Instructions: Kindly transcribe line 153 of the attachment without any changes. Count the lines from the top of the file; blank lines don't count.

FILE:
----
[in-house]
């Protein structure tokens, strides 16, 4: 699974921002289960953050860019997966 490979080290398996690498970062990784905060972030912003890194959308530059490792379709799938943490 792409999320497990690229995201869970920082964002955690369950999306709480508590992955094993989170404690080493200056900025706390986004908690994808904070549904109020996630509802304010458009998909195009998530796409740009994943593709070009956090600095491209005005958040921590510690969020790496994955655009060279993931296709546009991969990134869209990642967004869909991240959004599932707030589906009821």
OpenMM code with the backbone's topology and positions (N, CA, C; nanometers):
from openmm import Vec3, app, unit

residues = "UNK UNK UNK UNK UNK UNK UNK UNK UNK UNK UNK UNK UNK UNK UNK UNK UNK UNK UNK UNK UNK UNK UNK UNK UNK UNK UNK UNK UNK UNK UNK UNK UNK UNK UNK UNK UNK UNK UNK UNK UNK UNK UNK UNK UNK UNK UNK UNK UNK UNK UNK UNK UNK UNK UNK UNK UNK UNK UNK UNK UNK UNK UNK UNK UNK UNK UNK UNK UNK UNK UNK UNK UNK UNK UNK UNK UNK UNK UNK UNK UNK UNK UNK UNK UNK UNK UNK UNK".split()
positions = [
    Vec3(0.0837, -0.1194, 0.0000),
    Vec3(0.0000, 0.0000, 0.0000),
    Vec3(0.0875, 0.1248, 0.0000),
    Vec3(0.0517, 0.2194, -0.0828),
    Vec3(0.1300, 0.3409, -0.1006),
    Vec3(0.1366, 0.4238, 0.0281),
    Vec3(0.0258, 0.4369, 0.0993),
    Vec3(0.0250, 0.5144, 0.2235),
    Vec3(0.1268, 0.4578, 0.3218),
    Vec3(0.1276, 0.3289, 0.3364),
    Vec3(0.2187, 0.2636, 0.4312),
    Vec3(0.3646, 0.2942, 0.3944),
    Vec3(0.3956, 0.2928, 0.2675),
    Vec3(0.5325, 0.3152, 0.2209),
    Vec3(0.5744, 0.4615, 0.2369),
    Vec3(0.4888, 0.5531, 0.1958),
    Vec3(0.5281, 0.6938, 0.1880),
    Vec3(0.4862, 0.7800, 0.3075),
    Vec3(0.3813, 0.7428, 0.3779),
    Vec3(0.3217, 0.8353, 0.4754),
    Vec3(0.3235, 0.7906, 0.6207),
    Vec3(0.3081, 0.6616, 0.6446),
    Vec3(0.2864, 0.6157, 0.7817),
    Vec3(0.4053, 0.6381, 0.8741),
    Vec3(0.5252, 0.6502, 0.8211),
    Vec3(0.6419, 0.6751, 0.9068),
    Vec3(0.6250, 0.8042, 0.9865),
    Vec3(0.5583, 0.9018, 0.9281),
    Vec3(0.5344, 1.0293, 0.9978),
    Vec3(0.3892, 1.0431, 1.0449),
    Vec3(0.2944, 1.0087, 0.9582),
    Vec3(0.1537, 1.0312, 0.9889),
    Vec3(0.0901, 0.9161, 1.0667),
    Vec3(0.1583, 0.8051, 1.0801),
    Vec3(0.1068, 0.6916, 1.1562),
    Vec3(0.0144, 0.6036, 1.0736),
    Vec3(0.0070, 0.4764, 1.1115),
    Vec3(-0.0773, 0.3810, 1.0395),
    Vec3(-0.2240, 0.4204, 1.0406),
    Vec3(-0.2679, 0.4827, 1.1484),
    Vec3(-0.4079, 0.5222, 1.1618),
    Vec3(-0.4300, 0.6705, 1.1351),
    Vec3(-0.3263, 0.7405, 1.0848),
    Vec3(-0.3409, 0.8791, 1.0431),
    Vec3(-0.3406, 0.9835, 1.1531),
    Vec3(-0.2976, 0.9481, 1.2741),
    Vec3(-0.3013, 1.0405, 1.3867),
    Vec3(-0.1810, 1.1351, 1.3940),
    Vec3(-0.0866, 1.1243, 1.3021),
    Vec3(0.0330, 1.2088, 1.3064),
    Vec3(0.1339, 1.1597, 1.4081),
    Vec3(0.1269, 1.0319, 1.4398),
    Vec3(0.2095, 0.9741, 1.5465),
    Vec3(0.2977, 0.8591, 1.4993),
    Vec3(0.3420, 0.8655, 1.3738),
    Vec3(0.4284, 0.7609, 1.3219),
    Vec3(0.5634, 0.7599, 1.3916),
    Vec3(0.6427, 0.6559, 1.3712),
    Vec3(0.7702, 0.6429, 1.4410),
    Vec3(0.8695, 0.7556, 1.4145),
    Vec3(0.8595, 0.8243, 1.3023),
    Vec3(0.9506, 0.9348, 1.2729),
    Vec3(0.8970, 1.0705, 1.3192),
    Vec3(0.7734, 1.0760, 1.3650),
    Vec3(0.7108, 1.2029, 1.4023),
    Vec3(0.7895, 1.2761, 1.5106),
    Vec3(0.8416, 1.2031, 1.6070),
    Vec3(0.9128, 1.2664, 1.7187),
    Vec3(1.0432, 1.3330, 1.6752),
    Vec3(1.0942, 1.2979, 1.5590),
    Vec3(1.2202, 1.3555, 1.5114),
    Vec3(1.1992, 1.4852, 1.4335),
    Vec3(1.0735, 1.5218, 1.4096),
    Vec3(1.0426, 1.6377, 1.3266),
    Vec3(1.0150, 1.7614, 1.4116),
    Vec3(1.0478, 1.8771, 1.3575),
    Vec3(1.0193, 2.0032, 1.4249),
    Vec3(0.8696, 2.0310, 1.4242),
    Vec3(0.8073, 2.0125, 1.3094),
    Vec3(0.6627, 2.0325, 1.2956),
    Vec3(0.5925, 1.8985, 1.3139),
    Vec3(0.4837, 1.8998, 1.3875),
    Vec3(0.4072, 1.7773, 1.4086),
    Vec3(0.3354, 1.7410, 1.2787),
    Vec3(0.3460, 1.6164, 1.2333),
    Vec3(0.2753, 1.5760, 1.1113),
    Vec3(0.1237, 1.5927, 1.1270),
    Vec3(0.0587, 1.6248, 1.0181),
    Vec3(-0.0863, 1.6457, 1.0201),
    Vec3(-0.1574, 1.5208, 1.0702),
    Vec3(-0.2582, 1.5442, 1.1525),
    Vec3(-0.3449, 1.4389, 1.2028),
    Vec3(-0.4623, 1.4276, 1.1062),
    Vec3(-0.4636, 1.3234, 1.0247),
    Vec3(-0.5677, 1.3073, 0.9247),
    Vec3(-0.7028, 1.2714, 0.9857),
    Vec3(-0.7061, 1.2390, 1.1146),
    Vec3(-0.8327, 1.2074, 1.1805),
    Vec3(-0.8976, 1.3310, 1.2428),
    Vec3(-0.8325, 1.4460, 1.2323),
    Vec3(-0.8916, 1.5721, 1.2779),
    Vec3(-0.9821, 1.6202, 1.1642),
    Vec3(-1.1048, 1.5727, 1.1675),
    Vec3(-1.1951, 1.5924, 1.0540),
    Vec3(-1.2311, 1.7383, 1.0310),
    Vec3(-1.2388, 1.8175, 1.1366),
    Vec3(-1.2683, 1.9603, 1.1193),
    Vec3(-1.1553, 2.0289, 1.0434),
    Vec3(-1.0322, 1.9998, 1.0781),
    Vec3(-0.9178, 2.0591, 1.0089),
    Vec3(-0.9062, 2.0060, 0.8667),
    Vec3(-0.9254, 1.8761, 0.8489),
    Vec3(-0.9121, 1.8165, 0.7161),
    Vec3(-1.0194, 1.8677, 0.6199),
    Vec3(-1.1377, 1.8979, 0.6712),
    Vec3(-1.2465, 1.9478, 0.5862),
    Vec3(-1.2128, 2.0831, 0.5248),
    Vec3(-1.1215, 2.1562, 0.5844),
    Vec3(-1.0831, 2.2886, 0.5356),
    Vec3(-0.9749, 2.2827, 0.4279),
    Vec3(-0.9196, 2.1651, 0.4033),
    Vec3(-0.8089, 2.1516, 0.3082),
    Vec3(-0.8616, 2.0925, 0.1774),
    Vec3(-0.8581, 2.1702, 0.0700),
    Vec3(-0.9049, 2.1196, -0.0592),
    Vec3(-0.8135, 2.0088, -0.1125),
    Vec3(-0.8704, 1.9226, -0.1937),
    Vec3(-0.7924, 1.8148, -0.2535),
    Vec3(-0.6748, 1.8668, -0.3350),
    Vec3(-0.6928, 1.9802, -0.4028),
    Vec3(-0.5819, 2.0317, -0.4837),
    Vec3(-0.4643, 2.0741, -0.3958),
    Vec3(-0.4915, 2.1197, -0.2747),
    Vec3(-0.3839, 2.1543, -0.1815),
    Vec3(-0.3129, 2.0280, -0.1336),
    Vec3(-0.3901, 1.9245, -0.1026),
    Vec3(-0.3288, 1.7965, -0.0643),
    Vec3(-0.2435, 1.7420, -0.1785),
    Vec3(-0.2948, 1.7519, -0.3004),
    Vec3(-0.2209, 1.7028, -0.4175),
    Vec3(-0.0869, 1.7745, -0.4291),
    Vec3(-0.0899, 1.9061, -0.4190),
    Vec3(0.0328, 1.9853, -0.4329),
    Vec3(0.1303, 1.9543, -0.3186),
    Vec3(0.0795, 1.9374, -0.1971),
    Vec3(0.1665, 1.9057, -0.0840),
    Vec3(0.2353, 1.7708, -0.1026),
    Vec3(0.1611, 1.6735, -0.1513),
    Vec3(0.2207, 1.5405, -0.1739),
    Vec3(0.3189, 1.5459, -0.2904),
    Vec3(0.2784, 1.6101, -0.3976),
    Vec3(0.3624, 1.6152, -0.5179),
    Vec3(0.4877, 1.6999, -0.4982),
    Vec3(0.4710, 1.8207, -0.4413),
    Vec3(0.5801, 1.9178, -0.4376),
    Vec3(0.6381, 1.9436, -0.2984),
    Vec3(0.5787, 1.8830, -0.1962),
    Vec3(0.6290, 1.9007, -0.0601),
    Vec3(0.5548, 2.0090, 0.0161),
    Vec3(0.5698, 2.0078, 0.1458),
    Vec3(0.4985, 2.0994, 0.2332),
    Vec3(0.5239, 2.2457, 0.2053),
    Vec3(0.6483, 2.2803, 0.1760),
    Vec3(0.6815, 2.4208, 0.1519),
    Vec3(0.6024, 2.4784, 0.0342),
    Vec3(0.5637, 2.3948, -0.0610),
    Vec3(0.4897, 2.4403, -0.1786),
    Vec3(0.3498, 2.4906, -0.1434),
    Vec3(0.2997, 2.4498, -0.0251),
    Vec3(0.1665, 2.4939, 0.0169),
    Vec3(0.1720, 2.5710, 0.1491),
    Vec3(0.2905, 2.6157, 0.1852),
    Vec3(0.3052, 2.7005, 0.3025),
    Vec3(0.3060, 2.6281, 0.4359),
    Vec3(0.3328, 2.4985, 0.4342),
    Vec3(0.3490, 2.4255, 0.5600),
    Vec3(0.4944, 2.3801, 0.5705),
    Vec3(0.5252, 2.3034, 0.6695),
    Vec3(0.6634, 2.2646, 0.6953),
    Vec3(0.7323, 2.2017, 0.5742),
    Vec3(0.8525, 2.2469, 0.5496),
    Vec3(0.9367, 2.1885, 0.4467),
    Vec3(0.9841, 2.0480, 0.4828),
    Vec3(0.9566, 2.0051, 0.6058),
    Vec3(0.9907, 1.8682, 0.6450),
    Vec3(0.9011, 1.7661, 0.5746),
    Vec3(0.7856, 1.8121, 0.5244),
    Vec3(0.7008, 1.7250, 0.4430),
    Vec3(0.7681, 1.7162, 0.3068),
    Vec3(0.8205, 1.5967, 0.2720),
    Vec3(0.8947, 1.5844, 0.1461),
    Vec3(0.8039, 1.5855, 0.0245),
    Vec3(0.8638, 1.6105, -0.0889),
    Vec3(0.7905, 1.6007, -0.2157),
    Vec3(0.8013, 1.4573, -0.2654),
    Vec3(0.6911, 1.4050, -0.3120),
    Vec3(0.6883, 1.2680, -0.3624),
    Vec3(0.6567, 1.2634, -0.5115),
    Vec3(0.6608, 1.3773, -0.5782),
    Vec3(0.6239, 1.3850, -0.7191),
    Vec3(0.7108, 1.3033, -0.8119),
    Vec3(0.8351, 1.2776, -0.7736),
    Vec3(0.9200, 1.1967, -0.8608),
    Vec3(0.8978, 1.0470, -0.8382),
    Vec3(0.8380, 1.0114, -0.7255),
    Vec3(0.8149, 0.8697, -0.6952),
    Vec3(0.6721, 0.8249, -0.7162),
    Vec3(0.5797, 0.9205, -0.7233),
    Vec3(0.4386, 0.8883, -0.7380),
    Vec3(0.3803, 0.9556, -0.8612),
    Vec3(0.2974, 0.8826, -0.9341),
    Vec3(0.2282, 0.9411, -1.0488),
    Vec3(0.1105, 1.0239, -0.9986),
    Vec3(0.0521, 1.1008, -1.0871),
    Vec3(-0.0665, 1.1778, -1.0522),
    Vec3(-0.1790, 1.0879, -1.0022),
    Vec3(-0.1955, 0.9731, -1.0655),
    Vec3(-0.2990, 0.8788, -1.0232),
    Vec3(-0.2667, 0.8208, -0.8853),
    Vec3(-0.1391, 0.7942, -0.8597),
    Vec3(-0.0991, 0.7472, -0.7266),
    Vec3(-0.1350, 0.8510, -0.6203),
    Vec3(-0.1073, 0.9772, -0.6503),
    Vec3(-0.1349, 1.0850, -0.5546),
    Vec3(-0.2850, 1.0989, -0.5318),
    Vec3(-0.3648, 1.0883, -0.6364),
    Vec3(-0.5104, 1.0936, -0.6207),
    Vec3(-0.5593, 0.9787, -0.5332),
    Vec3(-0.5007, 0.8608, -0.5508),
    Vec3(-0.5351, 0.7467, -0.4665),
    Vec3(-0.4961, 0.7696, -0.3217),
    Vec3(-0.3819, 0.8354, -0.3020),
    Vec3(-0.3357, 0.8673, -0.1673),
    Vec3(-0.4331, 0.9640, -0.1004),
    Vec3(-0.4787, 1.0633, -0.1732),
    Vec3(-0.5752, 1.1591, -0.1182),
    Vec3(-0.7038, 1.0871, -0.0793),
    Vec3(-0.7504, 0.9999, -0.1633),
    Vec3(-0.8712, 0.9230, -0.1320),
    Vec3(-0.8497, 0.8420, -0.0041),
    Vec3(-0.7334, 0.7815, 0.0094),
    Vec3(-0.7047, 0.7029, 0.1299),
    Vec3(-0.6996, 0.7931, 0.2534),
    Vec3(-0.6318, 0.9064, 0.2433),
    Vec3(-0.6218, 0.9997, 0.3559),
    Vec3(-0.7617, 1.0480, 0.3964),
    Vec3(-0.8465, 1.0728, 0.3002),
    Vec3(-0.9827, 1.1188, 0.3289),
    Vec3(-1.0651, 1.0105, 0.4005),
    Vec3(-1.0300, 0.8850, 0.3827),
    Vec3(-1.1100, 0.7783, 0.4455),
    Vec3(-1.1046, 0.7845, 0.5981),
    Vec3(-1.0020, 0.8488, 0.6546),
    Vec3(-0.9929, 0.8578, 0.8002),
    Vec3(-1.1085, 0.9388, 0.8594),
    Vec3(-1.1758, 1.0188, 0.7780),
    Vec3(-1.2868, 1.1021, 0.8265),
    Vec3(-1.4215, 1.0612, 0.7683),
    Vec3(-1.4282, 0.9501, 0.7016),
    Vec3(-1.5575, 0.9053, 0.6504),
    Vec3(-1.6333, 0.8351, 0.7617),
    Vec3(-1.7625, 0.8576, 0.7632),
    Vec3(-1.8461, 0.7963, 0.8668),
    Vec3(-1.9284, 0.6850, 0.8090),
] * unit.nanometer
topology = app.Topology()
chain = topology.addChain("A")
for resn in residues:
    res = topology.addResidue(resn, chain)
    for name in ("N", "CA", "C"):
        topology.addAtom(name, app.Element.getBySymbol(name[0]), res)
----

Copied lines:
    Vec3(0.2353, 1.7708, -0.1026),